# What Have We Been Up To?

Below are a few sneak peaks at what we have been working on in the lab!

Your time and effort over the years have helped progress and enhance our research!

** Approximate Number Sense **

This study involves measures of approximate number sense (ANS), which is the ability to accurately compare quantities without using typical symbols used in mathematics. This study aimed to examine the relationship among approximate number sense, math achievement, and general cognitive ability using two different twin samples. It explored genetic factors as well as both shared and non-shared environmental factors. Shared being an aspect of the environment that twins have in common, and non-shared being something that differs between their environments. In both samples, the results suggested that individual differences in approximate number sense ability were due partially to significant genetic factors. The genetic factors associated with approximate number sense were also shared with those factors that accounted for individual math skills. The majority of the correlation between approximate number sense and math skills was due to hidden genetic factors shared by both traits. Additionally, when general cognitive ability was included there was evidence of genetic overlap among all three skills, and most of the overlap was genetic.

** Math Performance Around the World **

Our researchers wanted to test if the association between the number line and mathematical performance of childhood was caused from genetics or environmental factors. We studied twins ages 8-15 years old from the United States, Canada, United Kingdom, and Russia. The results of the twins from the United Kingdom and Canada came back as genetic factors causing this association. However, for the twins from the United States we discovered it was environmental factors. We found that schools that grouped by ability level were linked to genetic factors. On the other hand, schools that were grouped with all learning levels were caused by environmental factors.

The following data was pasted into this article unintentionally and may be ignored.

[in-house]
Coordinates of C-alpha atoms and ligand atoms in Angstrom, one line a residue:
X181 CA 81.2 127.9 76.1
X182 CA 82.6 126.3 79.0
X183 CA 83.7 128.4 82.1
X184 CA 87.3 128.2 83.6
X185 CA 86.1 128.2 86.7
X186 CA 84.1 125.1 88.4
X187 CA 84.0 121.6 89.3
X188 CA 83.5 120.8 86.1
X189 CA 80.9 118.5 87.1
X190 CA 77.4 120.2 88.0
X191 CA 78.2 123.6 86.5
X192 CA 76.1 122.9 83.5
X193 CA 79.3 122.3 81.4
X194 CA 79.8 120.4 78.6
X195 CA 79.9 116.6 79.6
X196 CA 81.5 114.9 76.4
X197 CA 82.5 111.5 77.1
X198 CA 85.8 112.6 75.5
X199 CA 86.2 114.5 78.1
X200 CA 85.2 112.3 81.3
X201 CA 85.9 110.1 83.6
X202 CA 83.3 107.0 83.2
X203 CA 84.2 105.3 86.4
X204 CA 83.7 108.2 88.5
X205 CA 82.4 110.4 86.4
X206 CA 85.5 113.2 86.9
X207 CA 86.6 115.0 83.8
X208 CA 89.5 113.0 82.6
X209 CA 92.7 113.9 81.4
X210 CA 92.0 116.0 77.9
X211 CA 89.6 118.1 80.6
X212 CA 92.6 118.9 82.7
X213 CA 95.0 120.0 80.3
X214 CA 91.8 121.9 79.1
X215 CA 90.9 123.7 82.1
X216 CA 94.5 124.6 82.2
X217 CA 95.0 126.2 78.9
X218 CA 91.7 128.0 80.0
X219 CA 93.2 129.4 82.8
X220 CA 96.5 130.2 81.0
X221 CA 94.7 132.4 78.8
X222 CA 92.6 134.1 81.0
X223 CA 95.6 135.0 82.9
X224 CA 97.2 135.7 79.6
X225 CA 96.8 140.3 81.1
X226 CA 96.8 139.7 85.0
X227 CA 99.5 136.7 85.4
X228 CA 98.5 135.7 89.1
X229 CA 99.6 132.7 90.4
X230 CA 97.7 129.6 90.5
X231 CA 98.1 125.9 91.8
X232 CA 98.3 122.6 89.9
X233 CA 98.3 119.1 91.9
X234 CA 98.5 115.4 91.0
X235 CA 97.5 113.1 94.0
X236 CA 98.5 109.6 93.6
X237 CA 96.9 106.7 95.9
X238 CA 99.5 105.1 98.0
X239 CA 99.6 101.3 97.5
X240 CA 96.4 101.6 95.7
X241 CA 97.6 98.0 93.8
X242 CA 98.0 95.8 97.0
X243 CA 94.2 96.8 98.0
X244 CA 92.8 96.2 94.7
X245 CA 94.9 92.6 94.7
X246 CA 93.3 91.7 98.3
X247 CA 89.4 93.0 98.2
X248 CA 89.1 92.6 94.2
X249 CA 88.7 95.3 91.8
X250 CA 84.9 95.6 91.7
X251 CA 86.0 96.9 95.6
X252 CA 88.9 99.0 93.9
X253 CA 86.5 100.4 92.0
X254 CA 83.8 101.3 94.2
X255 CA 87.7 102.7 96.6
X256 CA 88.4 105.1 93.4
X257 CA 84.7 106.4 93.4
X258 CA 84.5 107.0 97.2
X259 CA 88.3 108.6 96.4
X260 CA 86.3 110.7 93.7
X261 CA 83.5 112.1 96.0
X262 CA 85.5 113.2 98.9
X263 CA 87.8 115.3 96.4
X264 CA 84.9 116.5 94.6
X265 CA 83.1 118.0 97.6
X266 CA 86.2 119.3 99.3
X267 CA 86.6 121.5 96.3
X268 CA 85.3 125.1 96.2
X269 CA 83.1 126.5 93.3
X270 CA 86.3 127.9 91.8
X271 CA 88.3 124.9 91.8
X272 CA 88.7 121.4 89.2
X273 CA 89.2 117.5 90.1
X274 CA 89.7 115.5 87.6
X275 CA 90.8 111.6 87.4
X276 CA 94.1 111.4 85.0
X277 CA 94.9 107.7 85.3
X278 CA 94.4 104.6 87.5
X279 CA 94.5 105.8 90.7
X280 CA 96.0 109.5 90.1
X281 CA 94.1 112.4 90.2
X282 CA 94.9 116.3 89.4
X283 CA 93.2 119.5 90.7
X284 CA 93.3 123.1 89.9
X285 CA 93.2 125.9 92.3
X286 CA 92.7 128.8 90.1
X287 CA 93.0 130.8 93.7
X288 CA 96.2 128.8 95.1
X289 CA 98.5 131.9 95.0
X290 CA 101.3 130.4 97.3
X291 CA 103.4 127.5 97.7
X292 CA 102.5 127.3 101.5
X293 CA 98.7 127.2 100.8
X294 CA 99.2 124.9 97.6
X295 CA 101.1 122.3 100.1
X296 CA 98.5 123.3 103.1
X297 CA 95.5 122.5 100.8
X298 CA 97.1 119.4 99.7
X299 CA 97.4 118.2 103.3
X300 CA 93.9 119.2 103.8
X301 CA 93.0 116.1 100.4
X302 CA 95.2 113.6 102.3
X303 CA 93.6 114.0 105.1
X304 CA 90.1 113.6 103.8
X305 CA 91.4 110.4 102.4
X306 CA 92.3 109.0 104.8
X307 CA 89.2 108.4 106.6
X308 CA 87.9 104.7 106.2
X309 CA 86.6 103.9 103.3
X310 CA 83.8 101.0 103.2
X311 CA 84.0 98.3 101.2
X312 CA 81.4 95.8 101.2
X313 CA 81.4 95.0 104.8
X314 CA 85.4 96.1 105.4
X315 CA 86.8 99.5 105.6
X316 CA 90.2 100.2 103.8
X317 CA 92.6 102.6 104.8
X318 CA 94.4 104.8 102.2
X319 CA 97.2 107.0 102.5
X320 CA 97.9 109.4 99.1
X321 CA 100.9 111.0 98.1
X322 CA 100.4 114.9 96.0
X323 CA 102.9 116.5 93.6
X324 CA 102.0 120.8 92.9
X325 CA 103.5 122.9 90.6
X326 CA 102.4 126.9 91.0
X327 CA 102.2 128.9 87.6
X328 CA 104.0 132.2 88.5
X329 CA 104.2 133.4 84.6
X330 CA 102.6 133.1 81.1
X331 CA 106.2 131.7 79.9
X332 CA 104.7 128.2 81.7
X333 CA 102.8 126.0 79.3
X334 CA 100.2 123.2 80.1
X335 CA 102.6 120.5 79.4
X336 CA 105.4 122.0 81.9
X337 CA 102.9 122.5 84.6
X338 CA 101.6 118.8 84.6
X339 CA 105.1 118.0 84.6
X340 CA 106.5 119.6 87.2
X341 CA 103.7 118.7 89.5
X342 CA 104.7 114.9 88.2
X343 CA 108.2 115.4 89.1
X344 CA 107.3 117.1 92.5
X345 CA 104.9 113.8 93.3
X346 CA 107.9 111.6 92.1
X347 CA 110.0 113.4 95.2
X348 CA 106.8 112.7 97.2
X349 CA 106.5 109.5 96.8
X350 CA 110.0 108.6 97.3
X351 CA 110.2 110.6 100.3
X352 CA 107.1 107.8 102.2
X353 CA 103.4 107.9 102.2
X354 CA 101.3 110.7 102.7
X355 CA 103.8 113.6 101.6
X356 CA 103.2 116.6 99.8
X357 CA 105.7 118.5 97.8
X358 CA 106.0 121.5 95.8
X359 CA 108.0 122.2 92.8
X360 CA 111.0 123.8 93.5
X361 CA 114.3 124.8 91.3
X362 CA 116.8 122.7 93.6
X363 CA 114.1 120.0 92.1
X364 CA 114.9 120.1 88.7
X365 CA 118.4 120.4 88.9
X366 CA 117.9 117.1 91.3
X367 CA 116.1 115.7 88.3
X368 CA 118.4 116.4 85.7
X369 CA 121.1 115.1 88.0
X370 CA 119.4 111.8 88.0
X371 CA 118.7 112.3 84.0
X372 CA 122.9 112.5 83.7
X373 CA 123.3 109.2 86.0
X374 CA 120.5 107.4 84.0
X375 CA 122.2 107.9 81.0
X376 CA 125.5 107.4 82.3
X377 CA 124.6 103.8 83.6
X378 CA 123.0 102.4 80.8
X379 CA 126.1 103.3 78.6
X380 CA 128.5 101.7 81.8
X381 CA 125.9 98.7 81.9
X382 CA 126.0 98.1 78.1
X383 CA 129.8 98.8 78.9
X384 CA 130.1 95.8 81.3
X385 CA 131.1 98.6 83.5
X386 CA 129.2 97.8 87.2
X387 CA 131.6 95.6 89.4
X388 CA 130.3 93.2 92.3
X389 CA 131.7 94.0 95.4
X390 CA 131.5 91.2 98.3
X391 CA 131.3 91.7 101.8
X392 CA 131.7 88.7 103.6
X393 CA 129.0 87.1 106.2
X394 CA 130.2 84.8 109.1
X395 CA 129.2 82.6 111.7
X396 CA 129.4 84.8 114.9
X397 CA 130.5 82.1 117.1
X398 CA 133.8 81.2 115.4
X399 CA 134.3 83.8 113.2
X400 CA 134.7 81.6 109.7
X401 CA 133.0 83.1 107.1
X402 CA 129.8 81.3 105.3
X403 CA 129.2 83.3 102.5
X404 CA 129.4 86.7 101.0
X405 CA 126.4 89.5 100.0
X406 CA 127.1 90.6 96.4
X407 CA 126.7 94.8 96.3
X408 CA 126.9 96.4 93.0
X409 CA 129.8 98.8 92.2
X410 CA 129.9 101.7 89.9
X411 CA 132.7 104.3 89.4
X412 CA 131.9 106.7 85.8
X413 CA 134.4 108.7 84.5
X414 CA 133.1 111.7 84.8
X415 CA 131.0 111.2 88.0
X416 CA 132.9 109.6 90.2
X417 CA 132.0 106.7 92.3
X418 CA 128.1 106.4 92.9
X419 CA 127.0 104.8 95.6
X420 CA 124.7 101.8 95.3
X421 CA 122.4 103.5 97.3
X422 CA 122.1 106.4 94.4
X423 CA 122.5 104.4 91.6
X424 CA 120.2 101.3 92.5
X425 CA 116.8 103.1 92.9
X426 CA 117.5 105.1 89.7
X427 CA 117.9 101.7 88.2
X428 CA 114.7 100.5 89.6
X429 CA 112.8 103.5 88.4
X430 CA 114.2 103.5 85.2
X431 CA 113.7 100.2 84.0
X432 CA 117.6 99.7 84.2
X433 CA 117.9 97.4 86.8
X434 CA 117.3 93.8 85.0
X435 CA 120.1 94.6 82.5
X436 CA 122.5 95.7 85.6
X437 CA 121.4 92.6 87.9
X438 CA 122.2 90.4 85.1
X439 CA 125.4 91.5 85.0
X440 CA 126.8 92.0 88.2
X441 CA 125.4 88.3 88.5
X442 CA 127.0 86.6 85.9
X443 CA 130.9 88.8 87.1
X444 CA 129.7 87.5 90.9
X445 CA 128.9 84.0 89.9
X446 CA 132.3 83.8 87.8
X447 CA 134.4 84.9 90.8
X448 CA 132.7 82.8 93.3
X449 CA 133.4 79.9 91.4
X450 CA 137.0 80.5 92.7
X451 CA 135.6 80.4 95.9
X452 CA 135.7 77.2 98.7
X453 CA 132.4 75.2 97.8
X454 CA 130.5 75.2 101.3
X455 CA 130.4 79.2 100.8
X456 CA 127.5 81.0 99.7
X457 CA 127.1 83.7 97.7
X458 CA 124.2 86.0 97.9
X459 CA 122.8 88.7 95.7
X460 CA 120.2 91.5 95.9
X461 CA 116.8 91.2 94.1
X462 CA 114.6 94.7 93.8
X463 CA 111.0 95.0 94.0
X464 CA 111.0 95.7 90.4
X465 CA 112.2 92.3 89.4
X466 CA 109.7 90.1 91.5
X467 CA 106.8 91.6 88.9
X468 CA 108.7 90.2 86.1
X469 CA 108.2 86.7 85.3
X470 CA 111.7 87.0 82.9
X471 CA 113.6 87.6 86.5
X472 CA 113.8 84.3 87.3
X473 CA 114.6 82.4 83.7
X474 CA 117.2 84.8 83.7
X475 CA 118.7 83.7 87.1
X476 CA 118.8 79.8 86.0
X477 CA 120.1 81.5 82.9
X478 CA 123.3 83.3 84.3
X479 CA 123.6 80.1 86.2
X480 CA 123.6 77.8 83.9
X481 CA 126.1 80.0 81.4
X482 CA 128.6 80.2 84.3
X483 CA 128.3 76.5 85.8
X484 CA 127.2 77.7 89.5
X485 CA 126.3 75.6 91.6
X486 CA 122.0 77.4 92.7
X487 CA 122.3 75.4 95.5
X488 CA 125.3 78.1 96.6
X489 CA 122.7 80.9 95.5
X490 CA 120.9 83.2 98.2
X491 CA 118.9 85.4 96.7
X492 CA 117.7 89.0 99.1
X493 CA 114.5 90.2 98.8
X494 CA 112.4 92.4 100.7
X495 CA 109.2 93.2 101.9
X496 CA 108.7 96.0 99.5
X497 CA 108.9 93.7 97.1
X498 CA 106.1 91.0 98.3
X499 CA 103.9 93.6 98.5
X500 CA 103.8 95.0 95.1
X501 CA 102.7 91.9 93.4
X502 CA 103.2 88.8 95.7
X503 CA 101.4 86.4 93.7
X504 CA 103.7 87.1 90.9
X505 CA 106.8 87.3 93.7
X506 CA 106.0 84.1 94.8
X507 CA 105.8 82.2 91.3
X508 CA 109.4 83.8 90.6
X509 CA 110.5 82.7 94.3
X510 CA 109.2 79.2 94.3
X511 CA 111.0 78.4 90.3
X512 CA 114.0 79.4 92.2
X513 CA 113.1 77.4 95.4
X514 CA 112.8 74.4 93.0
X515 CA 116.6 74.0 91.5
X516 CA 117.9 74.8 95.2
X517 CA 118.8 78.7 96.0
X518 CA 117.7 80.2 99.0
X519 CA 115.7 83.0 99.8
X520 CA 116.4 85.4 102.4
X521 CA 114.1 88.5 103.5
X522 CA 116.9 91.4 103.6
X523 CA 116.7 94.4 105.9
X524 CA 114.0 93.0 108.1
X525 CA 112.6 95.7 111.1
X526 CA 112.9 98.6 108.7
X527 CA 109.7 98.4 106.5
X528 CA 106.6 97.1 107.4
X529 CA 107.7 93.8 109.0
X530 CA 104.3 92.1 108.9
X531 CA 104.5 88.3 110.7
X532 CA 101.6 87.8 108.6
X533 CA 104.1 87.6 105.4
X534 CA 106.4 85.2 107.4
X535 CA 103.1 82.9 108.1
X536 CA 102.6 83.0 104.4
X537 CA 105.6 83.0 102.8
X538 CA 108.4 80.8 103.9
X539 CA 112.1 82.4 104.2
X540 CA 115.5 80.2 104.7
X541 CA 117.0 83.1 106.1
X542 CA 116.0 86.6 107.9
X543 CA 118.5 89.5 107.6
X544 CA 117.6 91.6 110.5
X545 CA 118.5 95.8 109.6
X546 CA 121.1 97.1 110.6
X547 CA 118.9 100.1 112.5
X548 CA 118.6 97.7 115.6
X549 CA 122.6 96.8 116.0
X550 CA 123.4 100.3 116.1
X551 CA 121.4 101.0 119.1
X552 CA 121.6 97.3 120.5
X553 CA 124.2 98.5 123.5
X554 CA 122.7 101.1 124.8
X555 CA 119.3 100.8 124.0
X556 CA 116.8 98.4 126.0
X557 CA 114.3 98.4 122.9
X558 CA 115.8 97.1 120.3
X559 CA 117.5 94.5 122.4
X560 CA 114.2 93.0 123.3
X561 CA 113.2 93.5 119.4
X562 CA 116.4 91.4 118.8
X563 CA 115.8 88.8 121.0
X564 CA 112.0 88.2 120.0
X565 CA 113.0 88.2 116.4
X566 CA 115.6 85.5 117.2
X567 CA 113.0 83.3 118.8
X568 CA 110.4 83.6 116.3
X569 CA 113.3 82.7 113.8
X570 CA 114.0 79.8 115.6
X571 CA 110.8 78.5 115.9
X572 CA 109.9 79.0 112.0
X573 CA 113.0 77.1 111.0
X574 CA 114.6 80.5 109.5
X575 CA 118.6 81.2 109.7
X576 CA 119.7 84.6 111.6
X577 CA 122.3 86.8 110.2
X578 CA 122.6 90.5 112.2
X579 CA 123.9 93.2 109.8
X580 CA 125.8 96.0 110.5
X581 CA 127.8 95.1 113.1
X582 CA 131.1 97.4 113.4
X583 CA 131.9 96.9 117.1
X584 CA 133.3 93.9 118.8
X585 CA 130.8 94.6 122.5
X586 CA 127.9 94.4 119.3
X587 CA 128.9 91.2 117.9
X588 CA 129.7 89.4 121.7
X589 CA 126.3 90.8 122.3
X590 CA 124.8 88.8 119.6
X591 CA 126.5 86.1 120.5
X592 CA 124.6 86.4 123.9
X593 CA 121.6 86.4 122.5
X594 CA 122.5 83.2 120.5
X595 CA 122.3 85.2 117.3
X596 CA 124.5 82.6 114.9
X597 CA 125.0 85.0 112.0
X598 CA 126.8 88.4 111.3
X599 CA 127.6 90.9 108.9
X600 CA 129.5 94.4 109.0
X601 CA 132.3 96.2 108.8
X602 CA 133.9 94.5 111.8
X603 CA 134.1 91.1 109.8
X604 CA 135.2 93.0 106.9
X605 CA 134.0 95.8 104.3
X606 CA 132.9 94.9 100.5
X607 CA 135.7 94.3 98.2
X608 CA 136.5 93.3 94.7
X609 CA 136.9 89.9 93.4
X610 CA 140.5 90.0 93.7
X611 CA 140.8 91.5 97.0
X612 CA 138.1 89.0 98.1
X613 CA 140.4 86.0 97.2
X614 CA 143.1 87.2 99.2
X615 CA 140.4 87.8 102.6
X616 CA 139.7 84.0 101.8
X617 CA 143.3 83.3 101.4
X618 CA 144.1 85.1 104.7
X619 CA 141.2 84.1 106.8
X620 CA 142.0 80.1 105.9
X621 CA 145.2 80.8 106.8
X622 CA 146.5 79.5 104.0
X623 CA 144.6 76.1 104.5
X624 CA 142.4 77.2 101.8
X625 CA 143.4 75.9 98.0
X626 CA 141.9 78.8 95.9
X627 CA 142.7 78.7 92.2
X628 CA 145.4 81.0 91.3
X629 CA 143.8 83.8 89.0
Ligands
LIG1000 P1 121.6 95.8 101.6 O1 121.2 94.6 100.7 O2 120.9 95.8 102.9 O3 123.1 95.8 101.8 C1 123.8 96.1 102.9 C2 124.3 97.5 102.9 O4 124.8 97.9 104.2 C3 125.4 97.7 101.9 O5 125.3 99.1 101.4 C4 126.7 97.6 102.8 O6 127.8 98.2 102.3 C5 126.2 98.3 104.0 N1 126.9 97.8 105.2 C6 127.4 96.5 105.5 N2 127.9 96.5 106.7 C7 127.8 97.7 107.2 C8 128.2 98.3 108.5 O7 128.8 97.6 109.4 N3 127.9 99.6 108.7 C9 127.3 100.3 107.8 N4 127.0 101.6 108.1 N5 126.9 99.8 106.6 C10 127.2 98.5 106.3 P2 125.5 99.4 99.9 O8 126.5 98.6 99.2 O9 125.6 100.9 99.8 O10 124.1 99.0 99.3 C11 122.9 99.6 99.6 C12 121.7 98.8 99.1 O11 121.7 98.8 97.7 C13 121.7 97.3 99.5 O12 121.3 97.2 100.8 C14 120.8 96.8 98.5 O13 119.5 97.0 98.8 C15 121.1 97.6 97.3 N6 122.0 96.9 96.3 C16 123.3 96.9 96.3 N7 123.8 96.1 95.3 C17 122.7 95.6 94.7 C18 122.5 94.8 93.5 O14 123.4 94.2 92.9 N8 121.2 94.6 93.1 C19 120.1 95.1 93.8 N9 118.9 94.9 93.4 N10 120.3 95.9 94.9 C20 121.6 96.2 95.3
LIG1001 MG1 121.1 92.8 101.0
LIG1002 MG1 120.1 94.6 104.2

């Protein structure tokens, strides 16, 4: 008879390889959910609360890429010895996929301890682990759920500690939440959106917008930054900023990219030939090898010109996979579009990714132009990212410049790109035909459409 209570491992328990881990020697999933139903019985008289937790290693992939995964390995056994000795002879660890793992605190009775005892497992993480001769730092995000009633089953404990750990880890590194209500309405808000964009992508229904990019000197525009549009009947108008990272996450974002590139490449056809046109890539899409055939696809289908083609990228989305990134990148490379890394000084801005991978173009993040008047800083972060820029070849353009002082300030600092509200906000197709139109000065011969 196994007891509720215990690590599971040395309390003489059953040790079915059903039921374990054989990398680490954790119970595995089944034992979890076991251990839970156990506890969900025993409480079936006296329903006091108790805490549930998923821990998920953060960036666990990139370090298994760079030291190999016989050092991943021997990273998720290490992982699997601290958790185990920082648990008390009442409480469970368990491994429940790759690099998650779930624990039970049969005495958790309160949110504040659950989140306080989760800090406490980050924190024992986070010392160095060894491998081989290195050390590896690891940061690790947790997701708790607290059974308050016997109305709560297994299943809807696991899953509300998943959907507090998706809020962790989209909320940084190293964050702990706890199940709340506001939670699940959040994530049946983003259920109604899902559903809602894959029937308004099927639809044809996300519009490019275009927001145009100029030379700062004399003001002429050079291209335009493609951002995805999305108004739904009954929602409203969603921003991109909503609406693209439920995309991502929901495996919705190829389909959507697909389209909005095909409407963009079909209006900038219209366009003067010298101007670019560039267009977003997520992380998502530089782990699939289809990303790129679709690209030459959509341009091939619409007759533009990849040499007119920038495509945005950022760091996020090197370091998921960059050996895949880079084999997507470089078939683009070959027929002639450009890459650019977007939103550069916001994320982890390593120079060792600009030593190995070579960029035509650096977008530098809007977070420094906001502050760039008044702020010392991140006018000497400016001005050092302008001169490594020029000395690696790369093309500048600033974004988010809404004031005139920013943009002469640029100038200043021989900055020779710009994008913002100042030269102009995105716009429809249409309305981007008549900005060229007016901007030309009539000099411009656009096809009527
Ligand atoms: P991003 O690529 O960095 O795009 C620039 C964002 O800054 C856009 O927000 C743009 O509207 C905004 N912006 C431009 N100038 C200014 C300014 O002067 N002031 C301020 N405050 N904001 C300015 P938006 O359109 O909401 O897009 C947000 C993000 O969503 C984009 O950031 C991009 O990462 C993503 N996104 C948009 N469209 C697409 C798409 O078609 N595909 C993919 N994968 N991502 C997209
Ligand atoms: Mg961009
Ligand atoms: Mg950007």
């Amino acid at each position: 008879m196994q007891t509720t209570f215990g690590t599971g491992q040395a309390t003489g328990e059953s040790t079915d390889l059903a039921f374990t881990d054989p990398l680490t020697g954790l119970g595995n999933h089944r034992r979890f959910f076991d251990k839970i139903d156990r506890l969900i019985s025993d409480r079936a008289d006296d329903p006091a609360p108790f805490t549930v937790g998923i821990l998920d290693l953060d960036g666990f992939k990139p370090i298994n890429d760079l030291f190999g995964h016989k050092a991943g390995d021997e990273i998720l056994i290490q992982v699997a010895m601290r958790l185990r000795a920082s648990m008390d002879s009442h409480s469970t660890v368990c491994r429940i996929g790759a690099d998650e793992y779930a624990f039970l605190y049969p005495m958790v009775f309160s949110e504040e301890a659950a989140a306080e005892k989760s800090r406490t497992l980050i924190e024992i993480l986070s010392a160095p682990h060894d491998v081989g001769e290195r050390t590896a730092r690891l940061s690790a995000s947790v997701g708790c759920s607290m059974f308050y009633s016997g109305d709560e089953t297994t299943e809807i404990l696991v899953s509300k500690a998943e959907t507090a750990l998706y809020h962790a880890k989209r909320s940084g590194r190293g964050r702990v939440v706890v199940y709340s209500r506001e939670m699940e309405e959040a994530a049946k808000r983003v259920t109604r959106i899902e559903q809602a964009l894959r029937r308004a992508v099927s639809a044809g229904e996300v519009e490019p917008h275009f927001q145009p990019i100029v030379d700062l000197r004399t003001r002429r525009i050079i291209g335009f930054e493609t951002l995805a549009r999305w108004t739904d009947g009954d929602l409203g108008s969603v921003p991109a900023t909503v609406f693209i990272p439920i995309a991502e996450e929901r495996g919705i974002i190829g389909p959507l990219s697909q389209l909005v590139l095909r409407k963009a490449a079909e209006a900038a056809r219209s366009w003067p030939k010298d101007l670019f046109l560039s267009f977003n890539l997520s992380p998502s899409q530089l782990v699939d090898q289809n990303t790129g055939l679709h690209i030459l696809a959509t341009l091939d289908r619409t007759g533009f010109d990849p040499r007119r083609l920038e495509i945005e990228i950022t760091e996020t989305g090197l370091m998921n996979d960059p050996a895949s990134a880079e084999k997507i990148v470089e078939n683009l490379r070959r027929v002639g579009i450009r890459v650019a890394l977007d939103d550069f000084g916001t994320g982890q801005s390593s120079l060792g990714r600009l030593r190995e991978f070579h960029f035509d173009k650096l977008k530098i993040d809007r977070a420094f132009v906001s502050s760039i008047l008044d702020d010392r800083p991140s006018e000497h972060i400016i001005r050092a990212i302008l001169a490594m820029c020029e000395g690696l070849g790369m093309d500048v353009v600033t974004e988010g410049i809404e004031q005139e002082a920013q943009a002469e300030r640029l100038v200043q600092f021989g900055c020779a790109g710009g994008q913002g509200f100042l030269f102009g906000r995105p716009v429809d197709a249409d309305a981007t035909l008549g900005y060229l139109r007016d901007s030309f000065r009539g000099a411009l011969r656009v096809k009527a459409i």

** Strategies Predict Mathematical Thinking **

Results from this study suggest that even in adolescence, the strategies that students use to solve simple addition problems are an important indicator of the way they are thinking about math in general. Of particular concern, adolescents who are still relying on counting to solve simple addition problems may also be struggling with broader math achievement in other areas like geometry, fractions, or algebra. Helping students with this strategy profile to move beyond counting by practicing math facts may be an importation direction for intervention.

** Predicting Math Achievement **

Data were collected from a same-sex twin sample at ages 12 and 15 (N = 150 pairs) as part of the Western Reserve Reading and Math Project. Participants were asked to identify where on a number line a series of numbers should be located. Researchers analyzed the responses to determine if the way in which accuracy on the task was described (i.e., difference between the correct answer and the answer given or closeness to a predicted pattern of responding) at age 12 changed how well they could predict performance on mathematical achievement measures at age 15. The results of this study suggest that while most adolescents are able to accurately associate number with space (assign a number to the correct place on a number line), some adolescents have not fully developed this skill. The variation in performance on this task was predictive of later performance on mathematical achievement tasks, from solving basic arithmetic to more advanced problems regardless of how accuracy was described.